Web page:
THE STALLS of the Christmas market were shutting down for the evening and the icy chill left most of the old town deserted and still, but at the préfecture off Place Broglie, the biggest show in town was just getting under way. Dozens queued at the gates in the hope of a late ticket. Photographers snapped and doormen shook their heads and any innocents passing by must have wondered what class of celebrity had found himself holed up in Strasbourg’s anonymous seat of provincial administration.
What drew the crowd was not the scent of celebrity stardust, however, but an inescapably esoteric three-hour debate on the meaning of being French.
Since late October, France has been engaged in a national discussion initiated by Nicolas Sarkozy’s government to establish what unifying values define the nation. Hosted by prefects–the state’s representative in a département or region–town hall meetings on le grand débat have been taking place across the country, and their conclusions are to be collated in a report to be published next February.
Now it was Strasbourg’s turn. In the magnificent salon of the préfecture, under two great chandeliers and a portrait of president Nicolas Sarkozy, the 150 seats were filled to some local consternation–by invited politicians, academics, activists and journalists.
The format was akin to an academic symposium: a chair, two extended panel discussions, three speeches and a roving microphone.
There were no rules, said prefect Pierre-Etienne Bisch, but comments that breached incitement to hatred laws were prohibited.
This has become the most contentious ground of the grand débat. Many of Sarkozy’s opponents on the left see the project as a strategic move by him aimed at pleasing soft National Front voters in the build-up to regional elections next March.
They also warn of the dangers of a debate that has been framed in exclusionist terms.
“I get the feeling that I’ll have to hand over my identity card if I don’t meet whatever criteria come out of this national identity debate,” a young Frenchman of Turkish origin said at the Strasbourg meeting.
In the past fortnight, the voices within Sarkozy’s own political family expressing public unease have grown louder, with three right-wing former prime ministers among those who have spoken of their reservations about the project.
Adding to their discomfort has been the constant flow of news coverage portraying the debate as parody (a politician from Sarkozy’s party told a meeting that she wanted young Muslim men not to speak verlan–a slang common among young people–and not to wear their caps back-to-front) or something much more serious (days before the Strasbourg debate, a small mosque in Castres was daubed with swastikas).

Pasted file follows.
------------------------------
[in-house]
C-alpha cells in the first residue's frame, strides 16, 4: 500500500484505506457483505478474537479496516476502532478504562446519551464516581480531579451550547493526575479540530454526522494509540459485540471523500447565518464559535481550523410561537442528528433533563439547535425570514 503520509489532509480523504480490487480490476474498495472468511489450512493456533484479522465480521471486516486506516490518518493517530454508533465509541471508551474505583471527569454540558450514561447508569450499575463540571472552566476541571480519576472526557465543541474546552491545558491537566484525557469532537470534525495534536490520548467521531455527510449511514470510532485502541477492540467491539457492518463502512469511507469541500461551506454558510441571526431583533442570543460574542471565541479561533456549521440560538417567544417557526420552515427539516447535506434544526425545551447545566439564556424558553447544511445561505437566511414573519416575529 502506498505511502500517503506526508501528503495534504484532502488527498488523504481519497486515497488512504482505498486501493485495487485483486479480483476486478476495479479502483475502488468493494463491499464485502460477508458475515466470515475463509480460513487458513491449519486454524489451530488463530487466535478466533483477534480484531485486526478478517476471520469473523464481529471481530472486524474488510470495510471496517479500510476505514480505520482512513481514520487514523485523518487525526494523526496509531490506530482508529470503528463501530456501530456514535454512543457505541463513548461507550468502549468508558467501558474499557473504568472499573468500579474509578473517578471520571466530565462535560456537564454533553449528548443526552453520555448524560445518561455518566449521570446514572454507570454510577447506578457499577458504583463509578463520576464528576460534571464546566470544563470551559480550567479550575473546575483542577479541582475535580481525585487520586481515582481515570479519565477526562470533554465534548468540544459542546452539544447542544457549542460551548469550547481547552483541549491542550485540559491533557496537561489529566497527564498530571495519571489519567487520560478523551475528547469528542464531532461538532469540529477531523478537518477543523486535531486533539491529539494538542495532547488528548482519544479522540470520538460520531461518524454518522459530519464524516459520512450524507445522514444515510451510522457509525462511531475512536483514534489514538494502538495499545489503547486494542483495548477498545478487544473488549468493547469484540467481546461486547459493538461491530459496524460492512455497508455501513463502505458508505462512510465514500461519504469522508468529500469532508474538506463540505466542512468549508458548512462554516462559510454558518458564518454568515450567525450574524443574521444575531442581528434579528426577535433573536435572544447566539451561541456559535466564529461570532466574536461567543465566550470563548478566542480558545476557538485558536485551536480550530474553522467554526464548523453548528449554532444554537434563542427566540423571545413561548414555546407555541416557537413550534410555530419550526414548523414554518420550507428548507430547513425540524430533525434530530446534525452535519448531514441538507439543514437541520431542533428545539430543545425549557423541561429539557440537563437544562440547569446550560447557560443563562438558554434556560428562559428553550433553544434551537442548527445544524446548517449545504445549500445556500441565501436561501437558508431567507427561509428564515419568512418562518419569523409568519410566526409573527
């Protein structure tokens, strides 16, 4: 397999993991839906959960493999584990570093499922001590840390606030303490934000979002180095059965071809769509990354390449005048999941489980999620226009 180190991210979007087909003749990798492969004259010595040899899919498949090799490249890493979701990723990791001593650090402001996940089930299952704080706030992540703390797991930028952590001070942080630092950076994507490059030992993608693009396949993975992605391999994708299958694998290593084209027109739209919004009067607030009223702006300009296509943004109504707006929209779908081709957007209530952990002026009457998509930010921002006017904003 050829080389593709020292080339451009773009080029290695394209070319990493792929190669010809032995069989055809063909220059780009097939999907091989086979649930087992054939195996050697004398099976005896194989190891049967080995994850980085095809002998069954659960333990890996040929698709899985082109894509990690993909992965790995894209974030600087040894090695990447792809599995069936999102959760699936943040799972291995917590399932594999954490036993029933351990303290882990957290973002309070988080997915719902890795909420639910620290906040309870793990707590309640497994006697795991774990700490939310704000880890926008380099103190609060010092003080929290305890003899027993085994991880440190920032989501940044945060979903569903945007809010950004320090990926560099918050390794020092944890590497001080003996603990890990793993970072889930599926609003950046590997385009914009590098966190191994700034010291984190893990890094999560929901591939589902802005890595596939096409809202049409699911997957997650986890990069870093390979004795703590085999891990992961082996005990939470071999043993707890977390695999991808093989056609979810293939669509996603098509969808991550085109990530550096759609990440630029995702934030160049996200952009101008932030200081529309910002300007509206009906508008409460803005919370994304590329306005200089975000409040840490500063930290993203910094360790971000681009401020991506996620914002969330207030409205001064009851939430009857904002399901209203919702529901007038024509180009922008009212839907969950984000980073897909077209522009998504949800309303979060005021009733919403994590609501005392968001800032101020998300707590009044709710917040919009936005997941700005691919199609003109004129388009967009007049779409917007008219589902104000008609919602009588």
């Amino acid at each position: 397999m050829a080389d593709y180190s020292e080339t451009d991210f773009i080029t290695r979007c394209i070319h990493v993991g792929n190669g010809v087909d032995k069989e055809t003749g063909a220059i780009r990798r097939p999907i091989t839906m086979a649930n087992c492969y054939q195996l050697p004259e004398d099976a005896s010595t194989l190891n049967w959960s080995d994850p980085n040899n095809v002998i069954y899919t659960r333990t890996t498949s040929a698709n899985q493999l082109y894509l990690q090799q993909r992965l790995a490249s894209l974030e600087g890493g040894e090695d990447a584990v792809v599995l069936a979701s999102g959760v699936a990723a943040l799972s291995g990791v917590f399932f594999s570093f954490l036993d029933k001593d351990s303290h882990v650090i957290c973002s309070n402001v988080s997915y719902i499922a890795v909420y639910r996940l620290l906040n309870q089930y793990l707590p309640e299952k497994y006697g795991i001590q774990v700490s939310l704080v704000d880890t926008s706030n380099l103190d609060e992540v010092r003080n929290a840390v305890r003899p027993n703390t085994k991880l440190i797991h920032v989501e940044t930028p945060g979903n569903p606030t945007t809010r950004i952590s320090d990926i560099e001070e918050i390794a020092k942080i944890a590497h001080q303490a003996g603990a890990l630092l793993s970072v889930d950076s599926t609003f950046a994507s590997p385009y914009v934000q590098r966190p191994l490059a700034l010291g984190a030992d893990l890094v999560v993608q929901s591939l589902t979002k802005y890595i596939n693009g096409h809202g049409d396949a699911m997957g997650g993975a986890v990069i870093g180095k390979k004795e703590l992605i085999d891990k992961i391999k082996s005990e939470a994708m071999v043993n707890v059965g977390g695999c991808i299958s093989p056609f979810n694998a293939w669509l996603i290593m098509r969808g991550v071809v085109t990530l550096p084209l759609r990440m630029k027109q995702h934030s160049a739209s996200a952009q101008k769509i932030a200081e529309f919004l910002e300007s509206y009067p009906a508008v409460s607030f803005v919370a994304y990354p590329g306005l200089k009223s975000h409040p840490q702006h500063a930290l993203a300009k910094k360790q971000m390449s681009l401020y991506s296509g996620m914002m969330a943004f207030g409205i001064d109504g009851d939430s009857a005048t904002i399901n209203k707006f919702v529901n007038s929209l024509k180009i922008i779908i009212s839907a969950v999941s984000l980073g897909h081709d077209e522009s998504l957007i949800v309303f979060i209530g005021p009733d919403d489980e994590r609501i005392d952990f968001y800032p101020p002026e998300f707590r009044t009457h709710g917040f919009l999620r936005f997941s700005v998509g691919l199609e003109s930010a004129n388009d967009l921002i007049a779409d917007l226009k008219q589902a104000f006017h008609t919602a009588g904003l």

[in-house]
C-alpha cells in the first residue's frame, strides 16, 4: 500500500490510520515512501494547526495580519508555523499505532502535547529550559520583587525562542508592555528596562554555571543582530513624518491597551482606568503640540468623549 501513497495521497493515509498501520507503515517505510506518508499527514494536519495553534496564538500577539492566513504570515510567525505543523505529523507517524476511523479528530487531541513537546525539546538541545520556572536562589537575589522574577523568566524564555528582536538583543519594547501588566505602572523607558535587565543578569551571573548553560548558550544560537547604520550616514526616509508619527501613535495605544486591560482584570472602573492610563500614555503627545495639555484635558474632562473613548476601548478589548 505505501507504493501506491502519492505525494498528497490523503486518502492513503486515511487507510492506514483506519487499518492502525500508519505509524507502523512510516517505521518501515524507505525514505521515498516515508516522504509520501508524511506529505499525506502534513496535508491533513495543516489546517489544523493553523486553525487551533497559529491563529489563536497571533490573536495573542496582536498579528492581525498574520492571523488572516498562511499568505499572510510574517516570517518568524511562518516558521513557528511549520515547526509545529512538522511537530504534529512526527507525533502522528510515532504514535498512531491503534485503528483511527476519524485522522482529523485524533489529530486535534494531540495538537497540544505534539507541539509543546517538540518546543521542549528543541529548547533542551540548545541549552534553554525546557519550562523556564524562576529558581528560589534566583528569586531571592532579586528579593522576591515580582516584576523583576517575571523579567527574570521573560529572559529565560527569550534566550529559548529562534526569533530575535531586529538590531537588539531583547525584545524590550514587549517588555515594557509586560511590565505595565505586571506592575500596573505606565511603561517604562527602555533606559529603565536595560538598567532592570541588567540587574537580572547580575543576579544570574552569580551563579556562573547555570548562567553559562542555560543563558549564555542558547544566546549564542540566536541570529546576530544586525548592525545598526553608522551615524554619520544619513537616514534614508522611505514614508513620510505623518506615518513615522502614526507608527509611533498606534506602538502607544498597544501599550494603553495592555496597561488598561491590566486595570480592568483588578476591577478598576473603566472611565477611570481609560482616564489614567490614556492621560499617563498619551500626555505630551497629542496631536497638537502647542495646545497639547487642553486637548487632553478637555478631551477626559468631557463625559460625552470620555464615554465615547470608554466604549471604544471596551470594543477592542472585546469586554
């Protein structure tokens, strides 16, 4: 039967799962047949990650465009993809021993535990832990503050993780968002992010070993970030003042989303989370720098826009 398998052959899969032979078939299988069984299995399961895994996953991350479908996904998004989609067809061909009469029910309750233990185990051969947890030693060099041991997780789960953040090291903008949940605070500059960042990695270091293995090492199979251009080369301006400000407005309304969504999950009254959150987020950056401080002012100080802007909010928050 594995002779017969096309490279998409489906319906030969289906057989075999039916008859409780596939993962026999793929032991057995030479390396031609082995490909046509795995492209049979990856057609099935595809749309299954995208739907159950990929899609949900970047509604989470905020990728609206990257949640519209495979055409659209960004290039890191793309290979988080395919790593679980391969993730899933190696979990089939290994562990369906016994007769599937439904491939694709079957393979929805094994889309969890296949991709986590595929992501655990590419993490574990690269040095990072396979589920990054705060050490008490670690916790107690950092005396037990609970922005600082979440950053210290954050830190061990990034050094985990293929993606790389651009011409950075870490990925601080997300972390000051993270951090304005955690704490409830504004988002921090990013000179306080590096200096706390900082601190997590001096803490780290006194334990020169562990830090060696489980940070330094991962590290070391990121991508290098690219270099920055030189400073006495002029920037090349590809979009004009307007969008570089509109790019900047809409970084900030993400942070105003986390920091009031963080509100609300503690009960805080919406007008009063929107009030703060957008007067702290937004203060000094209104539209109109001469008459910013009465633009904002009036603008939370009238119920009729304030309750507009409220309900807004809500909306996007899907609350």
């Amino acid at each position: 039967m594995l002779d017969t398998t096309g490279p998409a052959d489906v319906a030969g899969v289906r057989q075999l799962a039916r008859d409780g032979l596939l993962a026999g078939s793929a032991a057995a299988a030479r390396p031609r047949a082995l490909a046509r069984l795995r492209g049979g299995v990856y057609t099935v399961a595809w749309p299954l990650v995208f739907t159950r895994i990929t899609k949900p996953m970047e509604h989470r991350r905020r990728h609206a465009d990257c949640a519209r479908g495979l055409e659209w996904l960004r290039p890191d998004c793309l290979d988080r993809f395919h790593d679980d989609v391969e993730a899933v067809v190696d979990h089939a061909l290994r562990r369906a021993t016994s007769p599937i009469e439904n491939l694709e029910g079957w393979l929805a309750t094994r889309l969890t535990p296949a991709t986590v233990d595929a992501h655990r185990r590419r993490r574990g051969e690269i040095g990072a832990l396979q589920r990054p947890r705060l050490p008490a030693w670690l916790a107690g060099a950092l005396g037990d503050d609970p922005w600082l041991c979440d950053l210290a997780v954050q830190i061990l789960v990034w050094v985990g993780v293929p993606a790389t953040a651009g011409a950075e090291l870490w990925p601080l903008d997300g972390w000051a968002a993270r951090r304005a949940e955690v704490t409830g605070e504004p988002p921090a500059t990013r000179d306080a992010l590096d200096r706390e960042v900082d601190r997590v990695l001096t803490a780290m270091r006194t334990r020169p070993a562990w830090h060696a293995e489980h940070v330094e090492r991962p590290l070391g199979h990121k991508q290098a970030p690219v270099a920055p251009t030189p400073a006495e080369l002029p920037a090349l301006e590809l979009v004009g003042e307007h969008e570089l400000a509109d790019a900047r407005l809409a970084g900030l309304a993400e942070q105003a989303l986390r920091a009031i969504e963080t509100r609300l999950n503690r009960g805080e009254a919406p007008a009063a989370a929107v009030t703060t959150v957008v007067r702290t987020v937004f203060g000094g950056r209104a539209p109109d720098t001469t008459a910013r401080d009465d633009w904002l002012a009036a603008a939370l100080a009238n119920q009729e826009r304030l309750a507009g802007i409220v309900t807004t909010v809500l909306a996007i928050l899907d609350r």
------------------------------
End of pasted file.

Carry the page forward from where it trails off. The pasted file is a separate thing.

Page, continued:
In Strasbourg, the three-hour discussion was by turns stimulating, engrossing, digressive and dull. Alsace, of course, is un terrain particulier where notions of national identity are complicated by a well-developed sense of regional belonging forged from centuries of geo-political upheaval.
It is also a conservative region whose urban areas have a high immigrant population and where the National Front polls well.
After an hour devoted to hearing about the evolution of national identity as a theoretical concept, Xavier Codderens, a local National Front councillor, stood up at the back of the hall and stopped a speaker in his tracks.
“Is this a debate or a lecture,” he demanded.
“Why are we having this debate? Because we have a problem with immigration. . . We’ve been speaking for an hour and nobody has said the word immigration . . . The problem is Islam, because Islam has not been asked to integrate itself into democratic society.”
A Jewish representative immediately rose to his feet to protest, followed by a suited man in the front row.
“I’m Muslim, French and proud to be French,” he shouted.
“My father came to defend Alsace. Around France, there are hundreds of cemeteries full of Muslims who died for France.” But for the most part, the evening passed quietly, almost dutifully.
A communist with a pencil moustache said France should learn to respect multiple identities.
A precocious child from the local international school mused that people could be whatever they wanted to be.
Voltaire was invoked. Freud was cited. As ever, De Gaulle’s name was never far from anyone’s lips.
“This debate is typically French,” one speaker concluded with an air of pride and wonder.
After more than three hours, however, it never became altogether clear what all of this was for exactly.
Nobody had attempted to venture a definition of what it meant to be French. Asked by The Irish Times what she made of the debate, a young woman from Avignon rolled her eyes.
Look around, she said: there are two black faces, few Arabs, hardly any young people and far more men than women.
“This has nothing to do with what’s really going on,” she remarked.
Summarising the debate, law lecturer Thierry Rambaud told the audience that the near-consensus seemed to be that national identity was a complex amalgam of symbols and values, but that the concept itself was “evolving, fluid, constantly under construction”.
Their job done, the crowd filed out into the adjoining room for champagne and canapés.